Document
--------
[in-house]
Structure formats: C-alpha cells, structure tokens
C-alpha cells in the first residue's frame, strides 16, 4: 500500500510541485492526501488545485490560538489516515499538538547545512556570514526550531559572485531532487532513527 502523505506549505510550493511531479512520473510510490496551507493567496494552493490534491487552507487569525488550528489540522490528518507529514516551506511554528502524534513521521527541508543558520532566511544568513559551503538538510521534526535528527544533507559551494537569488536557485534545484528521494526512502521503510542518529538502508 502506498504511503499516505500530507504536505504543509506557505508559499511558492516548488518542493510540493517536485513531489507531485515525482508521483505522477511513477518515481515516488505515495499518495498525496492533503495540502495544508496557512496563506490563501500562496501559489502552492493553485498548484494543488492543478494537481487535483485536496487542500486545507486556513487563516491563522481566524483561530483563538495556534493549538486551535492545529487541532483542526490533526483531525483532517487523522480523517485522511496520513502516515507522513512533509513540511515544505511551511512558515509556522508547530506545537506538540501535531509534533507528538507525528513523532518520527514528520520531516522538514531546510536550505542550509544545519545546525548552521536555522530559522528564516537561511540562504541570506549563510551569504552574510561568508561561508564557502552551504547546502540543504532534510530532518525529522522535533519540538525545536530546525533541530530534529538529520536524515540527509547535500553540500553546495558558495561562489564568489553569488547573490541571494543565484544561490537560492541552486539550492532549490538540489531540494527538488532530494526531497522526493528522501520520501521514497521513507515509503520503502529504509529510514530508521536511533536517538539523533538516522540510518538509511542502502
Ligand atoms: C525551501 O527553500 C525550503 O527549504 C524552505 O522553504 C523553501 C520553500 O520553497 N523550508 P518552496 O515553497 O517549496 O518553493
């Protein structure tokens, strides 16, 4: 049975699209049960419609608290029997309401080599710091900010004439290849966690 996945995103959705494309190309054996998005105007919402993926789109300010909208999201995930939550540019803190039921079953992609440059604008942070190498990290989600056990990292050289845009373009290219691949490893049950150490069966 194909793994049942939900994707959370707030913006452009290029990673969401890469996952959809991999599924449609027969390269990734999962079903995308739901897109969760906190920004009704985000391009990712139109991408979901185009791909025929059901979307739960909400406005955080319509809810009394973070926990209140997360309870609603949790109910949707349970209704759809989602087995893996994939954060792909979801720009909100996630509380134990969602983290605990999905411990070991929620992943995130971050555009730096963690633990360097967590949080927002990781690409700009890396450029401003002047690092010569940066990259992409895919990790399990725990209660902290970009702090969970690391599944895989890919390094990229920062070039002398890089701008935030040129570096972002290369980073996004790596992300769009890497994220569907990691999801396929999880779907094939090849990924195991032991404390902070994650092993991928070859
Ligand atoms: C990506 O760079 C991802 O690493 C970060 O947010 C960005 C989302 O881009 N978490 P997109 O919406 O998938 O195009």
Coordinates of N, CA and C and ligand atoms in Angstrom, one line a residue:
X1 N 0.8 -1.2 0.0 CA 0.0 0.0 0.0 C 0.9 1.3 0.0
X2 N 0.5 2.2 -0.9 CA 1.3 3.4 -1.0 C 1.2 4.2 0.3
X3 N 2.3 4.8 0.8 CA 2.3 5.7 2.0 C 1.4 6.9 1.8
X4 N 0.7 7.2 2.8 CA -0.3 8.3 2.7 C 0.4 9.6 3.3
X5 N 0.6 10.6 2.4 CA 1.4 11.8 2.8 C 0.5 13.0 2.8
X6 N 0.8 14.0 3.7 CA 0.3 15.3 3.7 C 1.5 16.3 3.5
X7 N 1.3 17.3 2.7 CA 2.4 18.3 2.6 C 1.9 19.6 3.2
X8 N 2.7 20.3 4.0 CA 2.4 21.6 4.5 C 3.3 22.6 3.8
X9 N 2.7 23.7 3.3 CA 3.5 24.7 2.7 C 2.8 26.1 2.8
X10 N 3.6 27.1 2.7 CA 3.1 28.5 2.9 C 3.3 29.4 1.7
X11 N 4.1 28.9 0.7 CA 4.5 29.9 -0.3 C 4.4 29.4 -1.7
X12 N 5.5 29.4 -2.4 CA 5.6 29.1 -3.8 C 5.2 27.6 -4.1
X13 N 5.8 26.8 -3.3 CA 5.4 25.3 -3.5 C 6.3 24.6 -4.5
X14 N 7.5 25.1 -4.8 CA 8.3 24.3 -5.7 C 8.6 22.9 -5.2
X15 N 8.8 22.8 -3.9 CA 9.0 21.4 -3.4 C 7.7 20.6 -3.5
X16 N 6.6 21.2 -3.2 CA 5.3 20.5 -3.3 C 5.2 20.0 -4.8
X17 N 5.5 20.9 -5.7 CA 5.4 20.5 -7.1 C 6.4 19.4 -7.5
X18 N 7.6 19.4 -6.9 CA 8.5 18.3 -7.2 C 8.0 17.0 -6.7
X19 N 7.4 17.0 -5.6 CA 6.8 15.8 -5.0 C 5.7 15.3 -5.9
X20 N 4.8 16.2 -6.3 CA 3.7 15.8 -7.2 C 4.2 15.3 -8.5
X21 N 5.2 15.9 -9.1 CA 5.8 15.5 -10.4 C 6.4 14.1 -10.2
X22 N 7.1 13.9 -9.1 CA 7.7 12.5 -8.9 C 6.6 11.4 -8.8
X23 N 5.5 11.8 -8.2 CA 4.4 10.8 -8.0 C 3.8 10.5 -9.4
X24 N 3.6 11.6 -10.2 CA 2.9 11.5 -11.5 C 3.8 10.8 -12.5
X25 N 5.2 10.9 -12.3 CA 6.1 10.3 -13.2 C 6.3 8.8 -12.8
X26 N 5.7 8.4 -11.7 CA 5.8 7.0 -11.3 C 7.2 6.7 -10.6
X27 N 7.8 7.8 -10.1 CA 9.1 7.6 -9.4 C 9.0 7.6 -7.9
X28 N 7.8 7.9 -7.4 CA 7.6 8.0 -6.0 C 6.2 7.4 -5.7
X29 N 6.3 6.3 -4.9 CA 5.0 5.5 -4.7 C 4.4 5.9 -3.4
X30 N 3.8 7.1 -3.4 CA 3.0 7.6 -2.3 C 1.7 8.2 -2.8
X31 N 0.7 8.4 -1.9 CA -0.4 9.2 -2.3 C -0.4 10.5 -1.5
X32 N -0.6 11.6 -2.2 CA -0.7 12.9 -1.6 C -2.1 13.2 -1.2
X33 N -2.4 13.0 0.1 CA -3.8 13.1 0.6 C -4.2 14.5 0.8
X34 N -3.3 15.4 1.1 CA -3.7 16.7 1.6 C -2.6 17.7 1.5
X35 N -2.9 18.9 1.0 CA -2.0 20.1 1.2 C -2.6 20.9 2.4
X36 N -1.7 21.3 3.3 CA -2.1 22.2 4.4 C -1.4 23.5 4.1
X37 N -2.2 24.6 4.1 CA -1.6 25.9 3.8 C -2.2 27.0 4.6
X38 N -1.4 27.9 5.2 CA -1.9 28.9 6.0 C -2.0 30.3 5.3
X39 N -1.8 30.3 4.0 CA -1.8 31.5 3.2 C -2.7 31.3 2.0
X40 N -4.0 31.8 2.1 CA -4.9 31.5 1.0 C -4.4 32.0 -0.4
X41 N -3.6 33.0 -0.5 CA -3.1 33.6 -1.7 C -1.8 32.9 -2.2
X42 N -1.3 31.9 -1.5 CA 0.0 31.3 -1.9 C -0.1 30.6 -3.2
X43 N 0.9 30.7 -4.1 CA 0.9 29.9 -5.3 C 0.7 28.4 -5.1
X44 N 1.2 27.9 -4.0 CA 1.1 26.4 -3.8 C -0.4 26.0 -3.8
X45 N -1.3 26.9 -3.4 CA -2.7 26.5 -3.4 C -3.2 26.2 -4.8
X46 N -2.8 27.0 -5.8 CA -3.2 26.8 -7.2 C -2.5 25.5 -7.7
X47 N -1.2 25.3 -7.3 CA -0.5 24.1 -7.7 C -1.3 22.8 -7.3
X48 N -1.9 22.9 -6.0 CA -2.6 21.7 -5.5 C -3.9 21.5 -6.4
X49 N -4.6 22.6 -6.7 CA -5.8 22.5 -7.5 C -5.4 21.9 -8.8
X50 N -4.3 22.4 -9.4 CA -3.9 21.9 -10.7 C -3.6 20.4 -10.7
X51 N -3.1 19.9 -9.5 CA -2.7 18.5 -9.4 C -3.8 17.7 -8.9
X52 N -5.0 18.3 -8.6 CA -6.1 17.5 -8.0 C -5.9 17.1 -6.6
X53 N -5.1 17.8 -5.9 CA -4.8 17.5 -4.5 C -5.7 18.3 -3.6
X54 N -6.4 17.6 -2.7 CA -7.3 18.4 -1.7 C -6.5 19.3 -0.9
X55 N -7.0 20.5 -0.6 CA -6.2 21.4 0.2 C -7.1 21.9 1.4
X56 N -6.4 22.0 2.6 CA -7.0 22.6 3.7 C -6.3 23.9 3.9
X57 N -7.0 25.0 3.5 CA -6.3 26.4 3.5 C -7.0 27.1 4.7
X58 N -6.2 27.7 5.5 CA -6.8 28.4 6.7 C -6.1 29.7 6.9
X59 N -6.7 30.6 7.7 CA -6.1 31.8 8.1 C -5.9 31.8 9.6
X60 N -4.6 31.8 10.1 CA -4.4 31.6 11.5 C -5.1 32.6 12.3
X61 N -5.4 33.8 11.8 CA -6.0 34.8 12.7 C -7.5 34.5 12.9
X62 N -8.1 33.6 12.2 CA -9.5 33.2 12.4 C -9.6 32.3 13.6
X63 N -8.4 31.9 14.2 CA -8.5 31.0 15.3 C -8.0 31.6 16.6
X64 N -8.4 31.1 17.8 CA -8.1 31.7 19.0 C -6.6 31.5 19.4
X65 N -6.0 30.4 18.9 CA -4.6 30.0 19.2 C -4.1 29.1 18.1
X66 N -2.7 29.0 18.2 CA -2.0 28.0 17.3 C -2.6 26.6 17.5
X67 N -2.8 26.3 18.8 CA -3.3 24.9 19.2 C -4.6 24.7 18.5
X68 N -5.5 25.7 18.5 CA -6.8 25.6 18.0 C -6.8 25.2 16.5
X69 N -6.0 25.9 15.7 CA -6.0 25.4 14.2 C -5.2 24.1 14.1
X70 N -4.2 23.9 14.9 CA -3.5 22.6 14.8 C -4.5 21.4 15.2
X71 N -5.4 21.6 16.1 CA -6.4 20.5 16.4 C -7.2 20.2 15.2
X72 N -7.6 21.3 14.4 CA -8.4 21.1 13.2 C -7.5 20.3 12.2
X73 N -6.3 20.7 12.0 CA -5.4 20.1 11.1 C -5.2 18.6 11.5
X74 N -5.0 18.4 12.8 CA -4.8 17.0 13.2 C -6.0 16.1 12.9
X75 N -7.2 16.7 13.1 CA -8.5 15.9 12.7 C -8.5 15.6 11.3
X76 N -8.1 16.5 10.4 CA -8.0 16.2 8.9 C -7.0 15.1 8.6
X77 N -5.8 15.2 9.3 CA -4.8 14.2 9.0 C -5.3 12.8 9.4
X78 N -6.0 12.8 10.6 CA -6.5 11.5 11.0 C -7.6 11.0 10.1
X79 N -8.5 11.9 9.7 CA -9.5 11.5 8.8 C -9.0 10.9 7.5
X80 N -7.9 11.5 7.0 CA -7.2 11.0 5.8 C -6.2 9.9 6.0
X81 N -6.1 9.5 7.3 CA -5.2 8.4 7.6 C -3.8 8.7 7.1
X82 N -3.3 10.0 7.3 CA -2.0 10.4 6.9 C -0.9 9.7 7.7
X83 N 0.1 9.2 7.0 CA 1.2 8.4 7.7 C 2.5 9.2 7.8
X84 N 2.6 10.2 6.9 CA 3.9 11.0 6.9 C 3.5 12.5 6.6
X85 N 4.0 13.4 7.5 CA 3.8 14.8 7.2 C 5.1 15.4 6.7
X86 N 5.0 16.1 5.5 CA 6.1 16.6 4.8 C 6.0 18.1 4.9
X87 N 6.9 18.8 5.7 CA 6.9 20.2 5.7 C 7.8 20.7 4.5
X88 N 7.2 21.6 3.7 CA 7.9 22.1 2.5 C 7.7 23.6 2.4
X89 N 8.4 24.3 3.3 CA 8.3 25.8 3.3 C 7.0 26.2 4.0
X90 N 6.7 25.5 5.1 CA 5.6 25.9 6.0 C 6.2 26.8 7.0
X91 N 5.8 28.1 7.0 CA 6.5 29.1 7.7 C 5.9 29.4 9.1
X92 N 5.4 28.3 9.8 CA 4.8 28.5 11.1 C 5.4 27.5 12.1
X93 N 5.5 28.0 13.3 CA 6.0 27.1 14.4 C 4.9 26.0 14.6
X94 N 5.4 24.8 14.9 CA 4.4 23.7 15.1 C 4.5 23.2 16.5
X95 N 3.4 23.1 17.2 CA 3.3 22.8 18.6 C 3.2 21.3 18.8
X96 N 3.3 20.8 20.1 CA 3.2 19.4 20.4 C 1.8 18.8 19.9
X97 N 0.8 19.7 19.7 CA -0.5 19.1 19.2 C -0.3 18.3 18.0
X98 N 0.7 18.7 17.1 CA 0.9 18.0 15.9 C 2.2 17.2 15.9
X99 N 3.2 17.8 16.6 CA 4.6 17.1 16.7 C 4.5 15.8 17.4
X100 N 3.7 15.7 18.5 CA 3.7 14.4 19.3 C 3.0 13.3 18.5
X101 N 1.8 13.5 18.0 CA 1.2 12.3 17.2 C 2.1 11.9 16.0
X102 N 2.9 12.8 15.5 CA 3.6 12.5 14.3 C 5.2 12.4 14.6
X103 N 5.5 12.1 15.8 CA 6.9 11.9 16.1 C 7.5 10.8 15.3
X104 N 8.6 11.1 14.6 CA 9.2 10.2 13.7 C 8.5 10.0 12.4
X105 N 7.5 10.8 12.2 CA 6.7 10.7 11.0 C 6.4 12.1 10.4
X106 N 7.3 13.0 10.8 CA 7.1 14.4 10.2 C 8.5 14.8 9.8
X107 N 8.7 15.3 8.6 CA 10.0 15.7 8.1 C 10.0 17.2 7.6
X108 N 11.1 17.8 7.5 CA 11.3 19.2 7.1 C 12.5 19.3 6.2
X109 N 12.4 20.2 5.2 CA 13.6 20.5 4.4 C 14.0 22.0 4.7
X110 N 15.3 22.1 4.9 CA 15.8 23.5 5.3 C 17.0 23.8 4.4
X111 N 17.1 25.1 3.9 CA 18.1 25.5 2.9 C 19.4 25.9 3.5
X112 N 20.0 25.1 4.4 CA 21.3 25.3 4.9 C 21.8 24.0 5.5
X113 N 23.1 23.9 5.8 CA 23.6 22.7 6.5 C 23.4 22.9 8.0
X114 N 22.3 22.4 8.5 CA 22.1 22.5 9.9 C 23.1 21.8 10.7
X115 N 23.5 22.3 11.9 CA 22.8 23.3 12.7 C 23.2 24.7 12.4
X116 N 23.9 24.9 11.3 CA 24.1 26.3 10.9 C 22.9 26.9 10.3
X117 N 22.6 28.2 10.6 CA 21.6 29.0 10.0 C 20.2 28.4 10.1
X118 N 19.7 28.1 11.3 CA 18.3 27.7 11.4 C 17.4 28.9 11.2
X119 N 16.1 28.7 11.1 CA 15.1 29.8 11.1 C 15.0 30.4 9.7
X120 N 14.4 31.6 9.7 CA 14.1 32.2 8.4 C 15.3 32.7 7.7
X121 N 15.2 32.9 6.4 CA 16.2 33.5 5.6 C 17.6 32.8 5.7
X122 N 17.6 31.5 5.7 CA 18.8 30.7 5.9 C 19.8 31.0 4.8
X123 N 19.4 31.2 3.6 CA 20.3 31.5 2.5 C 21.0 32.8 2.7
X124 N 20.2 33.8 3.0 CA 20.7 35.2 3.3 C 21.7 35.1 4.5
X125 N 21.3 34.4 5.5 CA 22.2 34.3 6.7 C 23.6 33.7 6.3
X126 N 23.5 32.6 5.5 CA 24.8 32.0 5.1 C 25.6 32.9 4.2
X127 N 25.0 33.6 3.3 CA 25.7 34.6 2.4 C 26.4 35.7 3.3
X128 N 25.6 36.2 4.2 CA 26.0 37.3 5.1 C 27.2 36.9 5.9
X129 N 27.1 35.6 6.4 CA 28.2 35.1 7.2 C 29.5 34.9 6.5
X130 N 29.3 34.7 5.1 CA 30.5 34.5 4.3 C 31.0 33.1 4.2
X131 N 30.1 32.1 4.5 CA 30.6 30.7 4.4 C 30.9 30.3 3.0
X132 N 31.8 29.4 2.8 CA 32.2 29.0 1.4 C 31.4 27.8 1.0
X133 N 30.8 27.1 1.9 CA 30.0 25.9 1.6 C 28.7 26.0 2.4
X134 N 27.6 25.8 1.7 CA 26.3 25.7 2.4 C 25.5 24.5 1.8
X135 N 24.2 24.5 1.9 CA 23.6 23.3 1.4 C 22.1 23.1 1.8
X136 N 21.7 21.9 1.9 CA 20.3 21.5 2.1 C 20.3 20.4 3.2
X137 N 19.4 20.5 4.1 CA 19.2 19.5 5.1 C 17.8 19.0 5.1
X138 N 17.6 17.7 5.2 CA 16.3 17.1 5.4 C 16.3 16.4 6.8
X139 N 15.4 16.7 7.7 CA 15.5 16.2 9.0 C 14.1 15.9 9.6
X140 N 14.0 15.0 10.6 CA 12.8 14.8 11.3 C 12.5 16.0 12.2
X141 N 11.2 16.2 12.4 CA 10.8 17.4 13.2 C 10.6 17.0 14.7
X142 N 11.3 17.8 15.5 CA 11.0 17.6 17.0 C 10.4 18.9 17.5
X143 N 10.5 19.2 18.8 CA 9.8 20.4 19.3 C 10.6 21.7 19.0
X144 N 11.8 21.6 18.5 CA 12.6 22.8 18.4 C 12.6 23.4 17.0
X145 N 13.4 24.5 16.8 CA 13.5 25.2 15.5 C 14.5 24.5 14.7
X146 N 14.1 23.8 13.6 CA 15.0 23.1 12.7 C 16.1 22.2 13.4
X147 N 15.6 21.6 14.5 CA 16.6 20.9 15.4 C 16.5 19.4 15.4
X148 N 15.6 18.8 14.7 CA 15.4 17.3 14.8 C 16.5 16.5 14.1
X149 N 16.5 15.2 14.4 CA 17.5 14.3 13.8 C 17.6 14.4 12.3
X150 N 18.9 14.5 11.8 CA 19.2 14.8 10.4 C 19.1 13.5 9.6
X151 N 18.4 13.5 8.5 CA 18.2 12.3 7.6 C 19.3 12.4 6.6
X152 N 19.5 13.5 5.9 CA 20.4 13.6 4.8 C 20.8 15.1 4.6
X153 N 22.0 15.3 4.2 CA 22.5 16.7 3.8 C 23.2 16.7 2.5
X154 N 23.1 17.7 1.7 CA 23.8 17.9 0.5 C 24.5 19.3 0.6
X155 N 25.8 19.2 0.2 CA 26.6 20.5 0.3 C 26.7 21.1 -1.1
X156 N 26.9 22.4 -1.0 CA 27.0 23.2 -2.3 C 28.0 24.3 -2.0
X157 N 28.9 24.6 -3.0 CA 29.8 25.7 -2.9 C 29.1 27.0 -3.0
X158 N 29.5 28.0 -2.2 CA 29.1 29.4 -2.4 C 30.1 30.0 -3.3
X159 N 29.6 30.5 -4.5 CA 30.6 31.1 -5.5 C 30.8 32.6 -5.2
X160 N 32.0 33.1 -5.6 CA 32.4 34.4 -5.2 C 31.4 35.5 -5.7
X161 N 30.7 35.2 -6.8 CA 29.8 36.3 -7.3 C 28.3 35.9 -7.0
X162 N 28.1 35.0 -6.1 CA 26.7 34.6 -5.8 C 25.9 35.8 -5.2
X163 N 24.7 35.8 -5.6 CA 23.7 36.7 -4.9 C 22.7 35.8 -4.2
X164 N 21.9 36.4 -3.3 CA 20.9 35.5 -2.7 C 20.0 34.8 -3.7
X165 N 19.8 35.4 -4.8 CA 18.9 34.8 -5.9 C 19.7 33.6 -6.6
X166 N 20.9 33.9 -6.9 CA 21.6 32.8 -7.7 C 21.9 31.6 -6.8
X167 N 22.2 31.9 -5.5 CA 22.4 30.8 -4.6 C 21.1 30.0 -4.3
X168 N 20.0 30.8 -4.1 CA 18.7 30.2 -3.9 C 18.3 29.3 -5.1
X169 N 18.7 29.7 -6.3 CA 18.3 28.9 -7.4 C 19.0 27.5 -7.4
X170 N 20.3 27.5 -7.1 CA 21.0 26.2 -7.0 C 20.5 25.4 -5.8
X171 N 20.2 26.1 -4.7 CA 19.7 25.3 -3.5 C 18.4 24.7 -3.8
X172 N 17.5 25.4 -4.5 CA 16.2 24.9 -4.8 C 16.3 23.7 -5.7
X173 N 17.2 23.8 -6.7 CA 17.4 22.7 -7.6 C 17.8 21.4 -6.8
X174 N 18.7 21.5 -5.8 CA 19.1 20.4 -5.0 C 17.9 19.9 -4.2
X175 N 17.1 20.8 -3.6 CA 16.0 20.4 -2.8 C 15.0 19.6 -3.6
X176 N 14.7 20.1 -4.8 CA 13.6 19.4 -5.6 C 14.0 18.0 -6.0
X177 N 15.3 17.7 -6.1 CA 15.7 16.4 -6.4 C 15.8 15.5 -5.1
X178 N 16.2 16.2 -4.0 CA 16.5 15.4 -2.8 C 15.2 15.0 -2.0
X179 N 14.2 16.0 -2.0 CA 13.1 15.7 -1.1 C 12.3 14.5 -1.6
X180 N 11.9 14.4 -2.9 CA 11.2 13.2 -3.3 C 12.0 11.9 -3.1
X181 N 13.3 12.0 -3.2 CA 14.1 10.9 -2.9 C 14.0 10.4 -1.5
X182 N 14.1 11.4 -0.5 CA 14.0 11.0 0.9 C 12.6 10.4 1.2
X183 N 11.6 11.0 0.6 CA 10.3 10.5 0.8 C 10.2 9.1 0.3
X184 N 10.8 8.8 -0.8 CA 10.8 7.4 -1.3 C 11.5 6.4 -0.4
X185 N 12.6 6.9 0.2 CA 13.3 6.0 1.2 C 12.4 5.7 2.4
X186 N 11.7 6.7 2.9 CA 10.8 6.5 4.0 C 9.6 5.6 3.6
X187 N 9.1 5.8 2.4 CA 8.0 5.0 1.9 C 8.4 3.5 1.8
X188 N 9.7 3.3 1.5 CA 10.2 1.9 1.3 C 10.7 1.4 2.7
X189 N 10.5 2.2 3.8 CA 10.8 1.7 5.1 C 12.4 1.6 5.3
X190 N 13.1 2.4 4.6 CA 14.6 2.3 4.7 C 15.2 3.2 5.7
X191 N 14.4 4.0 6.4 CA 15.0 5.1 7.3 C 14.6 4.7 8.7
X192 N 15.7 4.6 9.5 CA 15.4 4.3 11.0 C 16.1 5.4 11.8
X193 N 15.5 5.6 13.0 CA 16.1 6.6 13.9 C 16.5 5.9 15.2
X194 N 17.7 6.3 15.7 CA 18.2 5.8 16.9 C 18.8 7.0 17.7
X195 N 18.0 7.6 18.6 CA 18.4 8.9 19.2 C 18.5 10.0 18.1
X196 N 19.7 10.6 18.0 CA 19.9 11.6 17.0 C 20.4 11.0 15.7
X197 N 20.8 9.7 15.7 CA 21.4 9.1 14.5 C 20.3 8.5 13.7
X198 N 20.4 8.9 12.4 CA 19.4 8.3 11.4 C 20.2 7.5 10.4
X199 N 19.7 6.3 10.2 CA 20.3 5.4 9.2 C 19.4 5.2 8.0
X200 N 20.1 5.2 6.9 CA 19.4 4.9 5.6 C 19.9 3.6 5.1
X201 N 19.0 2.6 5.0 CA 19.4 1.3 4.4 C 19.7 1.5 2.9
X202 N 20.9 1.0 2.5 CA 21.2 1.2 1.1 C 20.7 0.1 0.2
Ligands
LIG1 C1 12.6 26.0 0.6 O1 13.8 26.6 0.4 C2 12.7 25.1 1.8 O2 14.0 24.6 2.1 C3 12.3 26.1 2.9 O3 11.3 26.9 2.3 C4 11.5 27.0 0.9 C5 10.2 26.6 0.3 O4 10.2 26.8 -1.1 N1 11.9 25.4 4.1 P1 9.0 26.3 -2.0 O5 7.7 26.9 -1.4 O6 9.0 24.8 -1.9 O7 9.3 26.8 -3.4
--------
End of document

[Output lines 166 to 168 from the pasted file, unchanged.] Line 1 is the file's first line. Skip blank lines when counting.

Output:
X159 N 29.6 30.5 -4.5 CA 30.6 31.1 -5.5 C 30.8 32.6 -5.2
X160 N 32.0 33.1 -5.6 CA 32.4 34.4 -5.2 C 31.4 35.5 -5.7
X161 N 30.7 35.2 -6.8 CA 29.8 36.3 -7.3 C 28.3 35.9 -7.0